Zenith R49W36 49-inch HDTV Monitor Page 2

In addition to a pair of wideband component jacks that accept standard 480i, progressive-scan 480p, or high-def 1080i signals, the back panel includes a typical array of A/V inputs, but only one S-video jack. If you don't use an A/V receiver for S-video switching, you may wish for another such input or two, but the most important omission here is any kind of digital video connection. Many new HDTVs have a copy-protected DVI (Digital Visual Interface) input with HDCP copy protection, which guarantees compatibility with DVI equipped satellite receivers. Although all current high-def satellite - and cable - receivers have an analog component-video output, there's a possibility that on future boxes the connection will be limited to carrying standard-definition signals for certain programs. zenith hdtv back


KEY FEATURES Widescreen HDTV with 49-inch screen Native 1080i high-def display Converts standard programs to 540p or 1080i format

INPUTS/OUTPUTS side inputs composite/S-video with stereo audio rear inputs 2 wideband component video, S-video, and 2 composite video, all with stereo audio; 2 RF antenna outputs composite video with stereo audio

DIMENSIONS 53 1/2 inches high, 47 1/2 inches wide, 23 3/4 inches deep

WEIGHT 146 pounds

PRICE $1,699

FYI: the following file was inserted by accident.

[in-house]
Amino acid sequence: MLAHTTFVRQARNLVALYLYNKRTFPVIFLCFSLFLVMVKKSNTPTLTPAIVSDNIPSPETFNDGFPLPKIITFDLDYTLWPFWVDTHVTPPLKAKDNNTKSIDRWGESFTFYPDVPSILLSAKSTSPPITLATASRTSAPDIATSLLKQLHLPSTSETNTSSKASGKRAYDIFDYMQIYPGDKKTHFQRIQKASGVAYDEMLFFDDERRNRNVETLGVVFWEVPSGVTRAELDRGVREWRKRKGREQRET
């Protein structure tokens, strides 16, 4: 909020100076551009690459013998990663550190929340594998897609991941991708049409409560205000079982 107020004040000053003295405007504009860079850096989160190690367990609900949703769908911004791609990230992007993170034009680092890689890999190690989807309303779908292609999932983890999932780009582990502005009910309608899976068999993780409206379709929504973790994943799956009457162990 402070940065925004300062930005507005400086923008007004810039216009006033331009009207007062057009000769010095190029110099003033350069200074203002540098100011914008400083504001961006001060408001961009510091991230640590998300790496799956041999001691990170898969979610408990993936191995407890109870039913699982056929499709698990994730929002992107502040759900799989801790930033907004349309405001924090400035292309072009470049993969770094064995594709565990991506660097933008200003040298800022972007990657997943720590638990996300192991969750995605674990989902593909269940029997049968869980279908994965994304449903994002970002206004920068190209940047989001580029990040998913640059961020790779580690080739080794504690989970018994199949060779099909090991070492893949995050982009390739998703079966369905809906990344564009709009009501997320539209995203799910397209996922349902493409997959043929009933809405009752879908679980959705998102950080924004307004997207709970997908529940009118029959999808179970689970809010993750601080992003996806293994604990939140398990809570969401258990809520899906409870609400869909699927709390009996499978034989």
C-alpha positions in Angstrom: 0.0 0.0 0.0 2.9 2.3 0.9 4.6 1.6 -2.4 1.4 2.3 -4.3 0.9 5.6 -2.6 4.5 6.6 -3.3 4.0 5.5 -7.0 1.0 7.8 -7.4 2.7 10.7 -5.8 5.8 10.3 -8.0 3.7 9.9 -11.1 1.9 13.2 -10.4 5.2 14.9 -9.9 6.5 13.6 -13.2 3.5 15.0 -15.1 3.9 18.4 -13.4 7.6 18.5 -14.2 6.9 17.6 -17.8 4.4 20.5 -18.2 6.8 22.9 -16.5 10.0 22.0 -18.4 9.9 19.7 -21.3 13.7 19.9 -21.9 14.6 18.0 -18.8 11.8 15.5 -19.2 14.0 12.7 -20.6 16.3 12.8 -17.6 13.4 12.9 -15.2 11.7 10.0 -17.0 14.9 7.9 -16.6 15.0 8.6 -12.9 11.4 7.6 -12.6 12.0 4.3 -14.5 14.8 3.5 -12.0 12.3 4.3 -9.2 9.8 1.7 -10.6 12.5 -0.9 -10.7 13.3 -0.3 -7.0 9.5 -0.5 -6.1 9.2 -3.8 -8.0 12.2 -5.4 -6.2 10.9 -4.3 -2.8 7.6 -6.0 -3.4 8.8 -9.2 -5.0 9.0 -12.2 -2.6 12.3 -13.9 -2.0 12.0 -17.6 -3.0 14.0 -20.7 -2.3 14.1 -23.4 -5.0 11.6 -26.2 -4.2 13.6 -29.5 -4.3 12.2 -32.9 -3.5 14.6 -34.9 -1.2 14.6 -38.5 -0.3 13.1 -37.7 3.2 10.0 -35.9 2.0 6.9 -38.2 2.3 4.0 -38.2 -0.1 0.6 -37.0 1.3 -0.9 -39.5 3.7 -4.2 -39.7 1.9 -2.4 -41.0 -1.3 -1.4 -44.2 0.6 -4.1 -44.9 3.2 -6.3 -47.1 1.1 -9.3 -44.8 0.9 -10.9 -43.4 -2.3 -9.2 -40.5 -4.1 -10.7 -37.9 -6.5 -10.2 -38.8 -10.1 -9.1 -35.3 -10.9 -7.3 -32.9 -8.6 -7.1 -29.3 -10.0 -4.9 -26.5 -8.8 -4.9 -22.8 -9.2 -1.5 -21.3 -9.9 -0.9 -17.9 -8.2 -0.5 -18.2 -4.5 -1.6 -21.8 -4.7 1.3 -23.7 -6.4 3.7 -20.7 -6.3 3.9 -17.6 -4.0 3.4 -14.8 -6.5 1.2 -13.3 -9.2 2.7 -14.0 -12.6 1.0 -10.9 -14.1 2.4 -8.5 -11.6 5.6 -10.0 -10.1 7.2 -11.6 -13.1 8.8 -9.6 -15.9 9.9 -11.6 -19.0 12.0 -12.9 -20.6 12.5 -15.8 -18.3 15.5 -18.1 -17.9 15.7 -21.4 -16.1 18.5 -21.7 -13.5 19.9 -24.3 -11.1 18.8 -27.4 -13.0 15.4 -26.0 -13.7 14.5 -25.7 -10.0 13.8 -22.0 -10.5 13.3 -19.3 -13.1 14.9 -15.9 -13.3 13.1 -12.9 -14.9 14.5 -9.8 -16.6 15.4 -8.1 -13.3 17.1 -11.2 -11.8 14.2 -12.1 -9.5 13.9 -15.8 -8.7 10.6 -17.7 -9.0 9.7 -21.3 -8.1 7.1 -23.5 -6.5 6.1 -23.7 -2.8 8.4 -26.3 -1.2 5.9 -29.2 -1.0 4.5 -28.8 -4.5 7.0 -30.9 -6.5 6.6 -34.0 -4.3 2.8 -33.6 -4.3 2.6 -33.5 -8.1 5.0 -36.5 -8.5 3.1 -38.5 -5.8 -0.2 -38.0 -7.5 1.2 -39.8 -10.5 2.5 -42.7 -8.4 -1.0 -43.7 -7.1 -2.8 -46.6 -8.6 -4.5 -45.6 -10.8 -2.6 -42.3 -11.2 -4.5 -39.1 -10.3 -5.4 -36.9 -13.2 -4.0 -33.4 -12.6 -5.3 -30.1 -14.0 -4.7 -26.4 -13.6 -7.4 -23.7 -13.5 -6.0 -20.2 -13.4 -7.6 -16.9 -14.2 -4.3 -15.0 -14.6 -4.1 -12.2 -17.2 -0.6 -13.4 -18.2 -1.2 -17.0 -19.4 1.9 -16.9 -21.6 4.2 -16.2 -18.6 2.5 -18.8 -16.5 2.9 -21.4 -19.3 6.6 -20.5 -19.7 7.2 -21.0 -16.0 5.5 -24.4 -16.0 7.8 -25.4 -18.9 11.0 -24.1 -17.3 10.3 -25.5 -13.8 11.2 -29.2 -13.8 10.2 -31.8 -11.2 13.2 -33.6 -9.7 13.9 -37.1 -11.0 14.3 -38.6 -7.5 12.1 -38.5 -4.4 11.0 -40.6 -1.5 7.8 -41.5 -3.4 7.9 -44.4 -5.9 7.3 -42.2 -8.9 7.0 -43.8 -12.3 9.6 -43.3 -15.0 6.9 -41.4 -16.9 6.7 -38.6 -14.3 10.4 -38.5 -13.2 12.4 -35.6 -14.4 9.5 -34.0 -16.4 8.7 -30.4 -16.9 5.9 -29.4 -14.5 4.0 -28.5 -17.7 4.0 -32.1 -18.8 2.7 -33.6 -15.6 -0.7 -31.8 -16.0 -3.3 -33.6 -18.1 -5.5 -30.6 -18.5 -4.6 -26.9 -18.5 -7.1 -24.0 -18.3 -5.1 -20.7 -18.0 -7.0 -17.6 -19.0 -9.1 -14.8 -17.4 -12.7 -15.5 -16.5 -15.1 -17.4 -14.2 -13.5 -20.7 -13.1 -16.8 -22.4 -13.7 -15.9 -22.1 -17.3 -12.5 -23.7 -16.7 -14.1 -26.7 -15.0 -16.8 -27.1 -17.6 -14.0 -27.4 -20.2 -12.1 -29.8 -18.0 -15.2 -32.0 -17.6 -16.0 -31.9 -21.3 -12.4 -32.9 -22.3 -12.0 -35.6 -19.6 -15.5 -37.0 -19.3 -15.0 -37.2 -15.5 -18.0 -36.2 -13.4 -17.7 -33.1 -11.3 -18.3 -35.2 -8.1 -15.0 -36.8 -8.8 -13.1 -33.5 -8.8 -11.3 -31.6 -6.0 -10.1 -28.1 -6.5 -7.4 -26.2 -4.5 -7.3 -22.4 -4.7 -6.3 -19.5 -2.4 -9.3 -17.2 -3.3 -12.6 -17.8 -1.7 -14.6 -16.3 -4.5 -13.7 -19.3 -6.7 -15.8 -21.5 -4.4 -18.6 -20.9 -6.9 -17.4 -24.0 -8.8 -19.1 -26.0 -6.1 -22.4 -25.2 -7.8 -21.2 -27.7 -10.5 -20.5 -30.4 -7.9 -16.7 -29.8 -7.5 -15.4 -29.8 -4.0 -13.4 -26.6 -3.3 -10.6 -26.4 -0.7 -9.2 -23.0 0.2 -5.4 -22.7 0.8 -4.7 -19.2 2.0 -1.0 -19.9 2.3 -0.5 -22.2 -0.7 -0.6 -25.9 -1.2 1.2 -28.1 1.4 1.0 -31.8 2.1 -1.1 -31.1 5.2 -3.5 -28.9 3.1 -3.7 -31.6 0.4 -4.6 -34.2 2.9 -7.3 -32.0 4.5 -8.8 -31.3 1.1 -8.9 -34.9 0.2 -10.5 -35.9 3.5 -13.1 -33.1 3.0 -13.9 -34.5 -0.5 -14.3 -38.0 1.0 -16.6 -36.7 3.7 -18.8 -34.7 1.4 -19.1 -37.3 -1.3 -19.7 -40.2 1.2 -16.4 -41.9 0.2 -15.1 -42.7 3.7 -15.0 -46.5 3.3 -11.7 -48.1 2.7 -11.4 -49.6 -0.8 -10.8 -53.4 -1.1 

MANUFACTURER Zenith, Dept. S&V, 2000 Millbrook Dr., Lincolnshire, IL 60069; www.zenith.com; 877-993-6484

The Zenith's built-in processor converts all incoming standard-definition signals to either interlaced 1080i or progressive-scan 540p. Although the conversion to a high-def scanning format doesn't increase the actual resolution of standard TV shows, it does serve to eliminate visible scan lines. I switched between the U.S. Open and a Yankees game on digital cable, comparing the 1080i and 540p settings for both, and the difference was minimal. The rare instances of action in these slow-moving games actually looked slightly better in the progressive-scan mode. For example, with the 1080i setting I saw unnatural moving lines on the brims of the batting helmets. I noticed fewer such problems with the 540p setting.

The Yankees game afforded a good opportunity to test how the R49W36 filled its wide screen with standard 4:3 images. Happily, the set's normal 4:3 mode places gray letterbox bars to either side of the picture, which helps the tubes wear more evenly (in another step to prevent burn-in, when you select 4:3 an Auto Move feature shifts the picture slightly over time). Some viewers prefer to fill the screen completely, so in addition to the standard 16:9 Wide mode - which simply stretches the picture horizontally, making Derek Jeter look like Don Zimmer - the TV has three modes that stretch the image more subtly. All settings worked with both progressive-scan and HDTV sources except for one called Panorama, which didn't work with 1080i.

After watching the Bronx Bombers destroy another rival, I spun up the DVD of Final Destination 2 in anticipation of more wanton destruction. In this B-grade horror flick, Mr. Death takes revenge on people who somehow escaped his scythe the first time around. The most impressive scene occurs when the nervous teenage heroine, Kimberly, foresees a massive traffic accident that will doom a rainy road full of annoying motorists. When fed the progressive-scan signal from the DVD player, the R49W36 handled the main crash with stunning realism. A gore-smeared log that smashes through the canopy of a cop car looked appropriately disgusting, and shadowy details in the undersides of rolling cars were plainly visible. I could even see strands of blonde hair protruding from the sunroof of an inverted-in-midair Suburban.